For most species there is not enough scientific data to accurately asses their status.

Ken Droege is developing native bee survey techniques and monitoring programs and has this to say about the information we know, “I know all of the data—in fact, we generated a lot of that—and there’s statistically almost nothing you can do with the information that’s out there to talk about the status,” (ref 1).

Are Some Native Bees in Trouble?

Definitely. The number of bees on endangered lists is much smaller than suggested by either the above mentioned report or the media.

The first bees to be added to the endangered list in the US occurred in 2016 when “All seven species belonging to the Hylaeus genus of bees, commonly known as “yellow-faced” or “masked” bees were declared endangered. These species are responsible for pollinating some of Hawaii’s indigenous plant species, many of which are threatened themselves.” (ref 4).

In early 2017, “The U.S. Fish and Wildlife Service designated the rusty patched bumblebee an endangered species — the first such designation for any bee species in the continental U.S. (ref 5).

The European Red List of Bees concluded that “9.2% of bees (total of 1,965 species) are considered threatened in all of Europe. However, for 1,101 species (56.7%) in Europe there was not enough scientific information to evaluate their risk of extinction and thus, they were classified as Data Deficient ” (ref 6).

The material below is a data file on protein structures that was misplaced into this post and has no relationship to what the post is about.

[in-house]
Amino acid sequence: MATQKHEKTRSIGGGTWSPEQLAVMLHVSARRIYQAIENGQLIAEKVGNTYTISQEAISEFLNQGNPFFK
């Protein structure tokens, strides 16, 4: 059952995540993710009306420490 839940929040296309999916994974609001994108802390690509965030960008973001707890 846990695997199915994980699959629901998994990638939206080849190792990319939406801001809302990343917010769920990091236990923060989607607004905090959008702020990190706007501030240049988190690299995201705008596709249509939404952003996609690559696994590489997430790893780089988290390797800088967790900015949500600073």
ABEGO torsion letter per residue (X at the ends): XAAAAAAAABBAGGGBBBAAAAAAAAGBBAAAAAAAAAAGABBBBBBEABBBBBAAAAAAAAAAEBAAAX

Reasons for Decline

It is very hard to explain why some native bees are on decline, mostly because we don’t know enough about them.

Habitat Loss

Habitat loss is almost certainly a main factor. Many native bees are specialists that require specific habitats to survive. Some rely on a single type of flower. It is no surprise that such bees will have trouble as habitats are lost.


Are pesticides a main factor? For the honey bee the more modern pesticides, like the neonics, do not seem to be a main cause of death. However, we do not know how native bees react to the pesticides.

It would be incorrect to say pesticides have no effect, but the research does not support the commonly held belief that this is a major reason for decline.

In Honey Bees vs Native Bees, I reported on the fact that chemicals can affect native bees quite differently than honey bees – sometimes the chemical is more toxic and sometimes less. Yet almost all our information about pesticides is for honey bees.